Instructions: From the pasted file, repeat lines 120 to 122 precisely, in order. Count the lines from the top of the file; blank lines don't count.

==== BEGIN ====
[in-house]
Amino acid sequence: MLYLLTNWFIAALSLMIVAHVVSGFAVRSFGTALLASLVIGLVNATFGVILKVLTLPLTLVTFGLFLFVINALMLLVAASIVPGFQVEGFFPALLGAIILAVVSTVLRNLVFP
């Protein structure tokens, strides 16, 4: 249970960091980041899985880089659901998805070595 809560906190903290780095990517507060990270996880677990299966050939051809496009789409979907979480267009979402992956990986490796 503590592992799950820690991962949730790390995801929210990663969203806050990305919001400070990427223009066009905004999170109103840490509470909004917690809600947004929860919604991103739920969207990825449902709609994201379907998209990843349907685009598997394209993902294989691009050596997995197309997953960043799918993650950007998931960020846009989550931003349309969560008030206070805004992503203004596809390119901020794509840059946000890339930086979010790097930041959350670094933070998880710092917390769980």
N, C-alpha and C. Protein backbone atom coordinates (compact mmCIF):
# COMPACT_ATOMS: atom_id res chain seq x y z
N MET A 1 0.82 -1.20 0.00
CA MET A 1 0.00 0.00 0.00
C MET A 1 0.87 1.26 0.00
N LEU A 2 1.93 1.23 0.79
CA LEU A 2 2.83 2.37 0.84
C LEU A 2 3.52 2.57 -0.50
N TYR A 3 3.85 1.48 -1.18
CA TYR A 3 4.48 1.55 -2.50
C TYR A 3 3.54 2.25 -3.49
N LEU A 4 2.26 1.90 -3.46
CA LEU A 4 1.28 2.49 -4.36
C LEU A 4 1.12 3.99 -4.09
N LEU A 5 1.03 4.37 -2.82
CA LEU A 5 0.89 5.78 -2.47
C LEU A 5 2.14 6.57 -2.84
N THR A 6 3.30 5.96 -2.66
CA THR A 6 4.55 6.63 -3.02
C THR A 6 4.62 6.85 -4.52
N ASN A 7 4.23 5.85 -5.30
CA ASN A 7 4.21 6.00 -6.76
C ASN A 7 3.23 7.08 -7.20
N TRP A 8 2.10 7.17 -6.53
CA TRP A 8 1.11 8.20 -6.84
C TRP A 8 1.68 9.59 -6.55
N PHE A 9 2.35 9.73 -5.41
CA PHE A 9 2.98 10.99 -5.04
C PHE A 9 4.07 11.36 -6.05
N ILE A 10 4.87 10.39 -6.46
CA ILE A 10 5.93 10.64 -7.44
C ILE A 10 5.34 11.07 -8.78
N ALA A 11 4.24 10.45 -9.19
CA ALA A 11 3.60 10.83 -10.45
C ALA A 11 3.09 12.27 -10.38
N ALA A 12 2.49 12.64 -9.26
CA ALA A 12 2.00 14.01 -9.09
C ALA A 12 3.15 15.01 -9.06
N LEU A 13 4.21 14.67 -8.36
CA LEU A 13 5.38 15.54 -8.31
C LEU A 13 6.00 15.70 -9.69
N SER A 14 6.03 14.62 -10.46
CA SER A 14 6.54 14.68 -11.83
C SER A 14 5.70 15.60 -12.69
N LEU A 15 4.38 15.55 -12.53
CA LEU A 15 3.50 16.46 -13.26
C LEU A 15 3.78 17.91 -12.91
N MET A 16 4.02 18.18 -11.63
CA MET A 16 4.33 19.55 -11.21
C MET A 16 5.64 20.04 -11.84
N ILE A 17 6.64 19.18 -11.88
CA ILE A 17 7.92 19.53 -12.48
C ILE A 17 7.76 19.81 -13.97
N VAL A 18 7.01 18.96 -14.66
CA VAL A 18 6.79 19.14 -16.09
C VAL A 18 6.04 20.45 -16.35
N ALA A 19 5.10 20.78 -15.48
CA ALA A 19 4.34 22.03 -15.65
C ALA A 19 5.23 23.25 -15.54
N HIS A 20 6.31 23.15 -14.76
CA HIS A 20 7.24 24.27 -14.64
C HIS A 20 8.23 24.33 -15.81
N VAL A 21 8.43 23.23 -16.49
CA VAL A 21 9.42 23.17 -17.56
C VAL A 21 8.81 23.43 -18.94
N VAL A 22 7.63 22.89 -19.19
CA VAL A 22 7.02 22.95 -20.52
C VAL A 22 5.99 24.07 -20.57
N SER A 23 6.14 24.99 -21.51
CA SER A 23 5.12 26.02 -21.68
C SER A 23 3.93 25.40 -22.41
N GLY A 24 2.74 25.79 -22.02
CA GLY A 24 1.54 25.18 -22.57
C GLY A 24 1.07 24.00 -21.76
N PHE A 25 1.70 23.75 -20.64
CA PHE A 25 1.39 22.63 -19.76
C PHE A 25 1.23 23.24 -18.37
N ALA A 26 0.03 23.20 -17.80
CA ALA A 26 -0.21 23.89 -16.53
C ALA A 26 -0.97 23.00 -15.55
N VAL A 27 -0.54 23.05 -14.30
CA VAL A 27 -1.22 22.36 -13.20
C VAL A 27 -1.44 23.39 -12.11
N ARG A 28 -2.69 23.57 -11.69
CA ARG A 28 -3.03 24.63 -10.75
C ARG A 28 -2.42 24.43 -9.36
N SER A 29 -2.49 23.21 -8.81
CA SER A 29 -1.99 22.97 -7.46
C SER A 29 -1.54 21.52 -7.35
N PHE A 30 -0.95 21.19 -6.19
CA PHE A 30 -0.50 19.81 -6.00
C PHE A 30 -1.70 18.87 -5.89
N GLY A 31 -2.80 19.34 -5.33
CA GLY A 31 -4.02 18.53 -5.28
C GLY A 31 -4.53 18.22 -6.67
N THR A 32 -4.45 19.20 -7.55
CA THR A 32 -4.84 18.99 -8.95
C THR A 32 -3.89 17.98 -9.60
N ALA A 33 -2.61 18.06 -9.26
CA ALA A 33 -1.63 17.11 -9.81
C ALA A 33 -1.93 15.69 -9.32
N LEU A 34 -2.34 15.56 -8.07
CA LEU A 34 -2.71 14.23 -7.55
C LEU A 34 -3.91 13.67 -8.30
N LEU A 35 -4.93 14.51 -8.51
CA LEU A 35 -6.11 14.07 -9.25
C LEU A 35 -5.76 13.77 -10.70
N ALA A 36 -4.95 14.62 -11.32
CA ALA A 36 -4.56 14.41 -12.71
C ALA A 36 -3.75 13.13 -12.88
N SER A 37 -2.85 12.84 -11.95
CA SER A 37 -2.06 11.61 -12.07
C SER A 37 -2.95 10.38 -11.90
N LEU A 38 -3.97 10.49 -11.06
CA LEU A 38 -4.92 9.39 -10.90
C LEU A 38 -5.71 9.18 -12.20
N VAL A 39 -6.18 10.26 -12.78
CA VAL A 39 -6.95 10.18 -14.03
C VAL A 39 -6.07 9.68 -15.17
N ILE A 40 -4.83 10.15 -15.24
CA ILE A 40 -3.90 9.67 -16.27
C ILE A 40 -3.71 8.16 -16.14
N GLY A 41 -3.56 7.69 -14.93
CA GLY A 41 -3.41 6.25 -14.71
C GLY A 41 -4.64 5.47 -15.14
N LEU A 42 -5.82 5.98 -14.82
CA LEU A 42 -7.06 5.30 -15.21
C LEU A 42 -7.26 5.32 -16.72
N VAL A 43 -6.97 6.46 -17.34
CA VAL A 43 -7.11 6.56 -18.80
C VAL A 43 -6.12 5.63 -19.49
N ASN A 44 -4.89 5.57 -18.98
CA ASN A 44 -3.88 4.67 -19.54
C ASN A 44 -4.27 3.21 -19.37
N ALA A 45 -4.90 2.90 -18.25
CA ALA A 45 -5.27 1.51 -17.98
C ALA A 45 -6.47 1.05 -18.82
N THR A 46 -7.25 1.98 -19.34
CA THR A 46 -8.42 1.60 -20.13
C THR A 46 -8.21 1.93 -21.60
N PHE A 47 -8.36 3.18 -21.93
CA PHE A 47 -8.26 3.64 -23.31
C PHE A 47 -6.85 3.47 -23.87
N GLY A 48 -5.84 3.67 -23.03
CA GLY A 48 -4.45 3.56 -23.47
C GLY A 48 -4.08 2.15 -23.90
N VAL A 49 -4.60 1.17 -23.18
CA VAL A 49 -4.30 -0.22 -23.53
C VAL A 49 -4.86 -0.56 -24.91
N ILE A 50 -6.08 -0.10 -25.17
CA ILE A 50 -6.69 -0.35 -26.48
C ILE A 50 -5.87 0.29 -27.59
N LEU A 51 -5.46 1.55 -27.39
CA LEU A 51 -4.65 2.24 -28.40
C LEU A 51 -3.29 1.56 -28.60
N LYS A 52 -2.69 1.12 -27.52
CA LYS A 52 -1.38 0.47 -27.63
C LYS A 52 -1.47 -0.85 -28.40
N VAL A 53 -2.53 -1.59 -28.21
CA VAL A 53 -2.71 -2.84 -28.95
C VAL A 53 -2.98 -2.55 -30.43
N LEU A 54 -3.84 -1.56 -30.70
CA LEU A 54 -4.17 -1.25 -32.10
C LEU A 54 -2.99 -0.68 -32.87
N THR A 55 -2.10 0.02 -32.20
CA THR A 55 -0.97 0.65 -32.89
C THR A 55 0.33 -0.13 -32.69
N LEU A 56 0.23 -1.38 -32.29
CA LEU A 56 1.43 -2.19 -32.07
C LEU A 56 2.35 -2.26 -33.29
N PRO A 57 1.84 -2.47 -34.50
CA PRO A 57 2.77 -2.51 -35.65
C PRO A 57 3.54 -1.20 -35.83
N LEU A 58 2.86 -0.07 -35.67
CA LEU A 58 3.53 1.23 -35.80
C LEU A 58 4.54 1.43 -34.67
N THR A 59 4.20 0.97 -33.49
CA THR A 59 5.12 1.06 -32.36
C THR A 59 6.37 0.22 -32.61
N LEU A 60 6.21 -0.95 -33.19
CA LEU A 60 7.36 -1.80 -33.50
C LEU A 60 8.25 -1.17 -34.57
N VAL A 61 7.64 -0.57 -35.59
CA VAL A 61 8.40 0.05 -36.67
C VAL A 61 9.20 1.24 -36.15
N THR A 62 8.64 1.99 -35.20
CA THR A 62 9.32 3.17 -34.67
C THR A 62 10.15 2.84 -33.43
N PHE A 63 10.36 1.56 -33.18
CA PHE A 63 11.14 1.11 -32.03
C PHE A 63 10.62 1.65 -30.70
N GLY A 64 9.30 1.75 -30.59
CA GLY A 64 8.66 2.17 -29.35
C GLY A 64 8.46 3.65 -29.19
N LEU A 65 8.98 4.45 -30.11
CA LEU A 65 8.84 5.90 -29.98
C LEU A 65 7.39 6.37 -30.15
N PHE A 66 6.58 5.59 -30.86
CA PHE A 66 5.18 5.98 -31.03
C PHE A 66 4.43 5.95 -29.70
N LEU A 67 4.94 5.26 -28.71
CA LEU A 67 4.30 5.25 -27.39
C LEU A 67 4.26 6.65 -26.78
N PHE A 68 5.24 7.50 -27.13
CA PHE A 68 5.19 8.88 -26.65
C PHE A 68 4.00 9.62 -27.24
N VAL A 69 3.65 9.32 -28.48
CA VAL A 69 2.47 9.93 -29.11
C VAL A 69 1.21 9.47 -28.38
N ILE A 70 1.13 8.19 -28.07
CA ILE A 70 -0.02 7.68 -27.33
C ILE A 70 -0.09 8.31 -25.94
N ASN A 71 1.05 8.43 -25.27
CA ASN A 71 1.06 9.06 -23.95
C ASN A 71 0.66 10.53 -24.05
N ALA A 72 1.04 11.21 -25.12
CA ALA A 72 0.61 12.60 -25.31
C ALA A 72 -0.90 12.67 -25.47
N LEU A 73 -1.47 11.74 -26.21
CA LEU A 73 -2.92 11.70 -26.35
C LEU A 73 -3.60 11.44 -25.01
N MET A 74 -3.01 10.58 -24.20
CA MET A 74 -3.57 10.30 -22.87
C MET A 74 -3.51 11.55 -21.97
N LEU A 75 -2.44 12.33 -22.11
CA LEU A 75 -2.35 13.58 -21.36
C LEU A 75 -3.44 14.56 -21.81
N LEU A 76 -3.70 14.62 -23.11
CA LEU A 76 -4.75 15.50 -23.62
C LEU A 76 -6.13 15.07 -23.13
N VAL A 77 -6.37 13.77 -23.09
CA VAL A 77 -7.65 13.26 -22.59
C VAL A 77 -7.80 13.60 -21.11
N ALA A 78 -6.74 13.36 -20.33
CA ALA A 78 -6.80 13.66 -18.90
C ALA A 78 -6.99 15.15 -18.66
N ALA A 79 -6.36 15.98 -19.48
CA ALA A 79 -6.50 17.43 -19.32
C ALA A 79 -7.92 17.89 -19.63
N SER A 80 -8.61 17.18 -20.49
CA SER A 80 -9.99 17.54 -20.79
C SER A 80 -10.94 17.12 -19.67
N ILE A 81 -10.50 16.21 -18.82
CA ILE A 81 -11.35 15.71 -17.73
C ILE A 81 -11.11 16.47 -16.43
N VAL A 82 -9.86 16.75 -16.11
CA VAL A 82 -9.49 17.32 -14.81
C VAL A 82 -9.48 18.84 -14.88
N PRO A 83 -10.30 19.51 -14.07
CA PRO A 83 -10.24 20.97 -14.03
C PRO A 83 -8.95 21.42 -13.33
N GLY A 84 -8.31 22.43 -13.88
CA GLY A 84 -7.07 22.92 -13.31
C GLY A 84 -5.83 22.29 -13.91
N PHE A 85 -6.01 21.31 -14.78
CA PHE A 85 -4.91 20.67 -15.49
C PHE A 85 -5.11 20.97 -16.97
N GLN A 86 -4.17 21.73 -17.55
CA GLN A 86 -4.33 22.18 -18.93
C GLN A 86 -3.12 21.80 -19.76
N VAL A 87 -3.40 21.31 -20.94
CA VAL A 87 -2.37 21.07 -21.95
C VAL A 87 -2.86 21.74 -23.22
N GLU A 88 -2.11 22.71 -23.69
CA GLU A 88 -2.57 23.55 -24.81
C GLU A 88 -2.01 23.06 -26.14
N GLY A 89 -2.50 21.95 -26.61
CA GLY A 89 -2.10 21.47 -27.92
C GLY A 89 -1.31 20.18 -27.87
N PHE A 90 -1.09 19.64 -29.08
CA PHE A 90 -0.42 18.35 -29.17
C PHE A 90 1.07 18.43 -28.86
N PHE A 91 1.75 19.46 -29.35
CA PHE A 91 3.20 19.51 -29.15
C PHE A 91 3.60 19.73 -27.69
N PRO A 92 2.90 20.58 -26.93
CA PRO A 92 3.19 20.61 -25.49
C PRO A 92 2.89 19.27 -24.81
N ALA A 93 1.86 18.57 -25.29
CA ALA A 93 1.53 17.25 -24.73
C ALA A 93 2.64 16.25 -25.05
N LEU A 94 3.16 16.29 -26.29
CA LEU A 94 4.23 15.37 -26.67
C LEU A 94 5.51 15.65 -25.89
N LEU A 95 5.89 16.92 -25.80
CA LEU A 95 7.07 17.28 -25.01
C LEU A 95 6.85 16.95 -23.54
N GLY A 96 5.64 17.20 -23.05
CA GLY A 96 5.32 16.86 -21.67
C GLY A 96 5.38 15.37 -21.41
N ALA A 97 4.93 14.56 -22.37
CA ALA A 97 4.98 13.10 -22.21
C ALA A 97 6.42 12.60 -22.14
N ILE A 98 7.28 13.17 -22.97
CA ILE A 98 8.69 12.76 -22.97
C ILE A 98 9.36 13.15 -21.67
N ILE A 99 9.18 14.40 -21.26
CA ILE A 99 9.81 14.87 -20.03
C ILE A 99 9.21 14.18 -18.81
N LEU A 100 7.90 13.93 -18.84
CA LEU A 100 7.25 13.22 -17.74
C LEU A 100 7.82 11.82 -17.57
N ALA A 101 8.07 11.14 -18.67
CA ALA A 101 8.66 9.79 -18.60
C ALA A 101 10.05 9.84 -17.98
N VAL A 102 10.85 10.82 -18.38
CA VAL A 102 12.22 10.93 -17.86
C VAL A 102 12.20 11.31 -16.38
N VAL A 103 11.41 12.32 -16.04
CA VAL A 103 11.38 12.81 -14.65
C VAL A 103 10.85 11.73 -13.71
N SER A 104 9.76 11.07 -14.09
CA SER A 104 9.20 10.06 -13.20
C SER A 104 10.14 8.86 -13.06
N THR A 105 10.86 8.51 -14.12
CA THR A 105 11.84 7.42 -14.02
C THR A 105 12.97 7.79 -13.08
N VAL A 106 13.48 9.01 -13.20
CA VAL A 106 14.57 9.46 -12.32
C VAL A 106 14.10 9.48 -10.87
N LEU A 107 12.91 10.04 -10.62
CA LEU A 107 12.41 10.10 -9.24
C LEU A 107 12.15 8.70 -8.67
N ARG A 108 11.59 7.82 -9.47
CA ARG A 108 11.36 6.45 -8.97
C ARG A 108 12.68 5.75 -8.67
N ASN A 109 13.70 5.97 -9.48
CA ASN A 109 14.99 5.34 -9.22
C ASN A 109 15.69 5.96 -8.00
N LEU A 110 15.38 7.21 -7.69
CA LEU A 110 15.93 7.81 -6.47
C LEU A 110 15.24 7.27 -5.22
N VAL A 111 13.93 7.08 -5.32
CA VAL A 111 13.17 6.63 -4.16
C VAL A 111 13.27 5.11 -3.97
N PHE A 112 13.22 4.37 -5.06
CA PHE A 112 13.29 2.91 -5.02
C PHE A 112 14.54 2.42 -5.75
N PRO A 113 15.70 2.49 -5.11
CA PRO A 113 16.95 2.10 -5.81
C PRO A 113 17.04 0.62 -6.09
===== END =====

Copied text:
N VAL A 39 -6.18 10.26 -12.78
CA VAL A 39 -6.95 10.18 -14.03
C VAL A 39 -6.07 9.68 -15.17